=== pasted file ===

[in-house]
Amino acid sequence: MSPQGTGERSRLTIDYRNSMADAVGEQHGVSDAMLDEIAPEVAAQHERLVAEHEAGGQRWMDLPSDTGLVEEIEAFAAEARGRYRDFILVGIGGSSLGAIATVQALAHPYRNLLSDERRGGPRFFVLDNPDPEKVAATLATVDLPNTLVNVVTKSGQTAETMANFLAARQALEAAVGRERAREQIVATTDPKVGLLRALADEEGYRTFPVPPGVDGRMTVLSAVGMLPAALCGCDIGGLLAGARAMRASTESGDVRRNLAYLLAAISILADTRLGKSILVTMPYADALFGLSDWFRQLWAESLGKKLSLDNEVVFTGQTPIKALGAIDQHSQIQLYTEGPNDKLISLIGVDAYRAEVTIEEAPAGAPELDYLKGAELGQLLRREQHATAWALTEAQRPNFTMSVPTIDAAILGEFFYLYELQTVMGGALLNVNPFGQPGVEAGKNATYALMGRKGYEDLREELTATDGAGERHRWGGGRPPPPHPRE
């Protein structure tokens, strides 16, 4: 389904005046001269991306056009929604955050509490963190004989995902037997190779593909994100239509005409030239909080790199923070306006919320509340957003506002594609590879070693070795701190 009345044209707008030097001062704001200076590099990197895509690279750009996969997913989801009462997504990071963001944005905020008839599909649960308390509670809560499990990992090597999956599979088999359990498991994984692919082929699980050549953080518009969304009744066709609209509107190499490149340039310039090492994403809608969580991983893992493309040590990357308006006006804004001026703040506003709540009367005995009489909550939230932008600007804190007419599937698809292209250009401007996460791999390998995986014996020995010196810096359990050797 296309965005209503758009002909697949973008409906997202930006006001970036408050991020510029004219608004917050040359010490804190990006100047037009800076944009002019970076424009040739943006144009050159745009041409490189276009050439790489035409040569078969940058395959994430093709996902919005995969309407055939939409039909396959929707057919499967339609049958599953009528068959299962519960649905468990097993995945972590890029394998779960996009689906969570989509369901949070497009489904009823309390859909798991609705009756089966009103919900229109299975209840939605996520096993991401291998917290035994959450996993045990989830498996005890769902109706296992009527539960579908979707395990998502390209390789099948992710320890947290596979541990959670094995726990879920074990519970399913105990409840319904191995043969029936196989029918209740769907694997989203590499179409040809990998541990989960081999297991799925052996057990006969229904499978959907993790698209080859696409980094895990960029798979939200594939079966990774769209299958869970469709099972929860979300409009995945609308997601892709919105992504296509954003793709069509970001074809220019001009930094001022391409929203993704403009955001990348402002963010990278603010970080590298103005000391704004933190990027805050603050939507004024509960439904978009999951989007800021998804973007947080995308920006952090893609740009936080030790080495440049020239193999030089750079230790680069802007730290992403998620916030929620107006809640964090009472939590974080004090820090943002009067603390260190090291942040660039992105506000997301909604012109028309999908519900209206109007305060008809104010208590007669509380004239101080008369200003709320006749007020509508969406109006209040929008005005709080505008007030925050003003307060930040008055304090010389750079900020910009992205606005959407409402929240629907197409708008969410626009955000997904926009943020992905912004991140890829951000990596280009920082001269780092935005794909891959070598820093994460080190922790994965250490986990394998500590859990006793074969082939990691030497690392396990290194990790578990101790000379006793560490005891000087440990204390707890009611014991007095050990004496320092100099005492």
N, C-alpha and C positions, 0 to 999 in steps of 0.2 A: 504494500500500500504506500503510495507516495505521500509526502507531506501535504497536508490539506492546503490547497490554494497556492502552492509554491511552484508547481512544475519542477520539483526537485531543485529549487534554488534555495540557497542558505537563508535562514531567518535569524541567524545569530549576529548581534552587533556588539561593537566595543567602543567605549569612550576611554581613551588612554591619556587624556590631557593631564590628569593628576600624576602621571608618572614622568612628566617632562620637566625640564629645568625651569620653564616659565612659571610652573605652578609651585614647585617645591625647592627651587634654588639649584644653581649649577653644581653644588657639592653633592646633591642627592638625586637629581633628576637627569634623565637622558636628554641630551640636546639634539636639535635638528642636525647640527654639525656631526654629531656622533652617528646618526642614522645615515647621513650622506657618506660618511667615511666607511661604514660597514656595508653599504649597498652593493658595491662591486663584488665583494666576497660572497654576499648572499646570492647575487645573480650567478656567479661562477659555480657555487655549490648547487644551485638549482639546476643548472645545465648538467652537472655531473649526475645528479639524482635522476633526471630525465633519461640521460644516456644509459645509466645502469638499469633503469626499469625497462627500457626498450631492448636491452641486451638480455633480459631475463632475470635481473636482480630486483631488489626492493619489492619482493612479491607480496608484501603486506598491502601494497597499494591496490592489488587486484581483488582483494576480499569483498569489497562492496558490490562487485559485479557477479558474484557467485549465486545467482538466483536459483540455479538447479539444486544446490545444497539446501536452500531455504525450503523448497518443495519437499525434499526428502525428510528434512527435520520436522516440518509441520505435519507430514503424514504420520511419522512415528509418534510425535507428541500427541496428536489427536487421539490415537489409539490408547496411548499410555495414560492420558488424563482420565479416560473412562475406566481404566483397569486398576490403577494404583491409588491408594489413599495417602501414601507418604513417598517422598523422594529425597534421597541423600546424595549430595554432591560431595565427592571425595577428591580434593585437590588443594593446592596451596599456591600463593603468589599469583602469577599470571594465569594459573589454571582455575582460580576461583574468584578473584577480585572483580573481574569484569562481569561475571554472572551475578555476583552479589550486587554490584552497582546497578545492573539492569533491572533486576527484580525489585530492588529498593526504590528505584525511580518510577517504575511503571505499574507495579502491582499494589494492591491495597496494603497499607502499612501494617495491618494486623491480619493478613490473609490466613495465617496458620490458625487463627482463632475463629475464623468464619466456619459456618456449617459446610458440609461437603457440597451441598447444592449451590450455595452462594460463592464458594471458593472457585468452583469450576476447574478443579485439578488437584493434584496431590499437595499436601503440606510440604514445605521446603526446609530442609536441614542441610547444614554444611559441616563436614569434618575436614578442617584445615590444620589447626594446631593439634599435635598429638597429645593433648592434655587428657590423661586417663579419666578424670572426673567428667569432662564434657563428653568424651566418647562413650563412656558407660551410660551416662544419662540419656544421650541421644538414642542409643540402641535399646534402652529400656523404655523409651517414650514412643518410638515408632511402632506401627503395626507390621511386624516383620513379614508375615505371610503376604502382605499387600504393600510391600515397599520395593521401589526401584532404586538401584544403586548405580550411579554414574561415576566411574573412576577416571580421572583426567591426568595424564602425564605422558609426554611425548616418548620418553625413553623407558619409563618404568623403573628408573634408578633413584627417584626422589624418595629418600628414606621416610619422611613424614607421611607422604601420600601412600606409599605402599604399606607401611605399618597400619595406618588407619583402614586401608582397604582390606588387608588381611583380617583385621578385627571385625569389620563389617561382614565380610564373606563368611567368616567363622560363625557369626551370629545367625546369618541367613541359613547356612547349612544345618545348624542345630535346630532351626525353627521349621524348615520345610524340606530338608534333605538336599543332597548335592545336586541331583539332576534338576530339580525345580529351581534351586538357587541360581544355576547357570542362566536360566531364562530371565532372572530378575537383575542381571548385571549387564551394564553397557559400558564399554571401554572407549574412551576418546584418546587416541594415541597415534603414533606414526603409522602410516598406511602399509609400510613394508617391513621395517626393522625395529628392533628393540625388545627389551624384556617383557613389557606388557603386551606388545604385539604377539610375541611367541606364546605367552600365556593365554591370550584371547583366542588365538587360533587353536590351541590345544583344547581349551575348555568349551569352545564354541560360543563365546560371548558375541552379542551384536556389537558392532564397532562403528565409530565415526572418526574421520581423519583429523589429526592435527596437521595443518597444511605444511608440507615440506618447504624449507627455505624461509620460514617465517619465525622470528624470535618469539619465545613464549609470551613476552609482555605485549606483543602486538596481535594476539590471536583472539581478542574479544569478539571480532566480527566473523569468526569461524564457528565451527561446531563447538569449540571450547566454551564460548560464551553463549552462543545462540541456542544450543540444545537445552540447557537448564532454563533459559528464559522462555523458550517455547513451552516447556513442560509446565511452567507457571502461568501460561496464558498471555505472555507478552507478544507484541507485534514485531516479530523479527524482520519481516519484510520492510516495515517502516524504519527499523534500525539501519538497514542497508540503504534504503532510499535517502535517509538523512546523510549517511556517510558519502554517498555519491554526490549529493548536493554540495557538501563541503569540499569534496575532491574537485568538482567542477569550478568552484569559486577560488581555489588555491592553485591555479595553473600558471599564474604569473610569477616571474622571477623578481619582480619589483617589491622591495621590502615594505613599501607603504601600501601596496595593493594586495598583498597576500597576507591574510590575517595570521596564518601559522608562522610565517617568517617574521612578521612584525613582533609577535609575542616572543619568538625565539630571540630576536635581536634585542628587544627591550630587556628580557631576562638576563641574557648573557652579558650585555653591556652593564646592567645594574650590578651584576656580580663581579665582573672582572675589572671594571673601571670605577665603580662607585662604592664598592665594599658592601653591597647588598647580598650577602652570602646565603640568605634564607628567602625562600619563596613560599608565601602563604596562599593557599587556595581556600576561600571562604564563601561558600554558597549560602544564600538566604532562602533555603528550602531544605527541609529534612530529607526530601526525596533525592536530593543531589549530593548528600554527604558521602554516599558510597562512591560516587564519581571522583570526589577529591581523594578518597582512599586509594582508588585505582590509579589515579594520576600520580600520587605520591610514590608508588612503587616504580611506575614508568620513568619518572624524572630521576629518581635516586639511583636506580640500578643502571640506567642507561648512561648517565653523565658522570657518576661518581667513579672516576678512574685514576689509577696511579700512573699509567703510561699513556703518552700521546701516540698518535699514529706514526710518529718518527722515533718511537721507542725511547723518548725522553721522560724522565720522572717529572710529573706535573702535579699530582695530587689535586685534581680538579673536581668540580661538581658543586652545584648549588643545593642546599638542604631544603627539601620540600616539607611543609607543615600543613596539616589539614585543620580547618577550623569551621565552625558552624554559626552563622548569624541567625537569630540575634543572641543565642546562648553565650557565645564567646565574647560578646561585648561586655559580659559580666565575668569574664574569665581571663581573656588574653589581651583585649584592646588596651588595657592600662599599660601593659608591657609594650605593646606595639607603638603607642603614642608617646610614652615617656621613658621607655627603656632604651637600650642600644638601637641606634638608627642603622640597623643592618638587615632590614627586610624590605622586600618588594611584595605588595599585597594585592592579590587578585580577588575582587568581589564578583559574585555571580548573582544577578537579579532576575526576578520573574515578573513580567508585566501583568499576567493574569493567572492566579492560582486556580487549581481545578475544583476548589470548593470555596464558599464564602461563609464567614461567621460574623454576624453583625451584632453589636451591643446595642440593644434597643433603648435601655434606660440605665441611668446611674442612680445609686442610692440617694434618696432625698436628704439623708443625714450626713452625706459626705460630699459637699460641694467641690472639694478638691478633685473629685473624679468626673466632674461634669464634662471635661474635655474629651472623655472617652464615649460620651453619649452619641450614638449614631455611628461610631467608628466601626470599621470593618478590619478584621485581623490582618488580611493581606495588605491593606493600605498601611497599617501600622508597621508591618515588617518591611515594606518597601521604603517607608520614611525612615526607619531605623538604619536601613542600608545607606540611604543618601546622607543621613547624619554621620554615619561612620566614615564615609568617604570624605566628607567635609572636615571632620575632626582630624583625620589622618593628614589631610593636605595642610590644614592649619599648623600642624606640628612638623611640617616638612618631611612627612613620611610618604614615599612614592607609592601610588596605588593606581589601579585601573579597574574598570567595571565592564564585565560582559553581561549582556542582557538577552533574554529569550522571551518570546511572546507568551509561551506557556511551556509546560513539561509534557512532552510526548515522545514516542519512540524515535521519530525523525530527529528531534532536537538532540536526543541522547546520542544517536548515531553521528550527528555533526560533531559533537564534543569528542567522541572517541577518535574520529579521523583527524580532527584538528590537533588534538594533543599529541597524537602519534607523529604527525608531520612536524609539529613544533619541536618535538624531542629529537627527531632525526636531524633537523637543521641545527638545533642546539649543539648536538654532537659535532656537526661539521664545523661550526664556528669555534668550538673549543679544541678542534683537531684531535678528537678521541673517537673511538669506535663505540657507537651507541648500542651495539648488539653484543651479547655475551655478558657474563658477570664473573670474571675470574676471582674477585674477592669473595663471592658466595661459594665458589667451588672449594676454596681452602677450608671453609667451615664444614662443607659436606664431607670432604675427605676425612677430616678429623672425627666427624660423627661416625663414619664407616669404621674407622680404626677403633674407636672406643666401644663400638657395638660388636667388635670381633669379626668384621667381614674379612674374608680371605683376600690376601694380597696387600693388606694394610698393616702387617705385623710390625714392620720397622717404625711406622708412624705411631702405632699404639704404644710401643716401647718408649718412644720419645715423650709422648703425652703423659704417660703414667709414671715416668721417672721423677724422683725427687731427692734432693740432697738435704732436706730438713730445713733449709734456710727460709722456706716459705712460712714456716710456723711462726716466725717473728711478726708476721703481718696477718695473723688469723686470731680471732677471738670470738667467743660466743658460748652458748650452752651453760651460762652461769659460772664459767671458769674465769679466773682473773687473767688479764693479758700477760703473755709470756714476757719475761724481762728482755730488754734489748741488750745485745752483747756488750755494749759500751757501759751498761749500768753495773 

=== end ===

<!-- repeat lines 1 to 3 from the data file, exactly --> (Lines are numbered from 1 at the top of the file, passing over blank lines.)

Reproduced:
[in-house]
Amino acid sequence: MSPQGTGERSRLTIDYRNSMADAVGEQHGVSDAMLDEIAPEVAAQHERLVAEHEAGGQRWMDLPSDTGLVEEIEAFAAEARGRYRDFILVGIGGSSLGAIATVQALAHPYRNLLSDERRGGPRFFVLDNPDPEKVAATLATVDLPNTLVNVVTKSGQTAETMANFLAARQALEAAVGRERAREQIVATTDPKVGLLRALADEEGYRTFPVPPGVDGRMTVLSAVGMLPAALCGCDIGGLLAGARAMRASTESGDVRRNLAYLLAAISILADTRLGKSILVTMPYADALFGLSDWFRQLWAESLGKKLSLDNEVVFTGQTPIKALGAIDQHSQIQLYTEGPNDKLISLIGVDAYRAEVTIEEAPAGAPELDYLKGAELGQLLRREQHATAWALTEAQRPNFTMSVPTIDAAILGEFFYLYELQTVMGGALLNVNPFGQPGVEAGKNATYALMGRKGYEDLREELTATDGAGERHRWGGGRPPPPHPRE
């Protein structure tokens, strides 16, 4: 389904005046001269991306056009929604955050509490963190004989995902037997190779593909994100239509005409030239909080790199923070306006919320509340957003506002594609590879070693070795701190 009345044209707008030097001062704001200076590099990197895509690279750009996969997913989801009462997504990071963001944005905020008839599909649960308390509670809560499990990992090597999956599979088999359990498991994984692919082929699980050549953080518009969304009744066709609209509107190499490149340039310039090492994403809608969580991983893992493309040590990357308006006006804004001026703040506003709540009367005995009489909550939230932008600007804190007419599937698809292209250009401007996460791999390998995986014996020995010196810096359990050797 296309965005209503758009002909697949973008409906997202930006006001970036408050991020510029004219608004917050040359010490804190990006100047037009800076944009002019970076424009040739943006144009050159745009041409490189276009050439790489035409040569078969940058395959994430093709996902919005995969309407055939939409039909396959929707057919499967339609049958599953009528068959299962519960649905468990097993995945972590890029394998779960996009689906969570989509369901949070497009489904009823309390859909798991609705009756089966009103919900229109299975209840939605996520096993991401291998917290035994959450996993045990989830498996005890769902109706296992009527539960579908979707395990998502390209390789099948992710320890947290596979541990959670094995726990879920074990519970399913105990409840319904191995043969029936196989029918209740769907694997989203590499179409040809990998541990989960081999297991799925052996057990006969229904499978959907993790698209080859696409980094895990960029798979939200594939079966990774769209299958869970469709099972929860979300409009995945609308997601892709919105992504296509954003793709069509970001074809220019001009930094001022391409929203993704403009955001990348402002963010990278603010970080590298103005000391704004933190990027805050603050939507004024509960439904978009999951989007800021998804973007947080995308920006952090893609740009936080030790080495440049020239193999030089750079230790680069802007730290992403998620916030929620107006809640964090009472939590974080004090820090943002009067603390260190090291942040660039992105506000997301909604012109028309999908519900209206109007305060008809104010208590007669509380004239101080008369200003709320006749007020509508969406109006209040929008005005709080505008007030925050003003307060930040008055304090010389750079900020910009992205606005959407409402929240629907197409708008969410626009955000997904926009943020992905912004991140890829951000990596280009920082001269780092935005794909891959070598820093994460080190922790994965250490986990394998500590859990006793074969082939990691030497690392396990290194990790578990101790000379006793560490005891000087440990204390707890009611014991007095050990004496320092100099005492």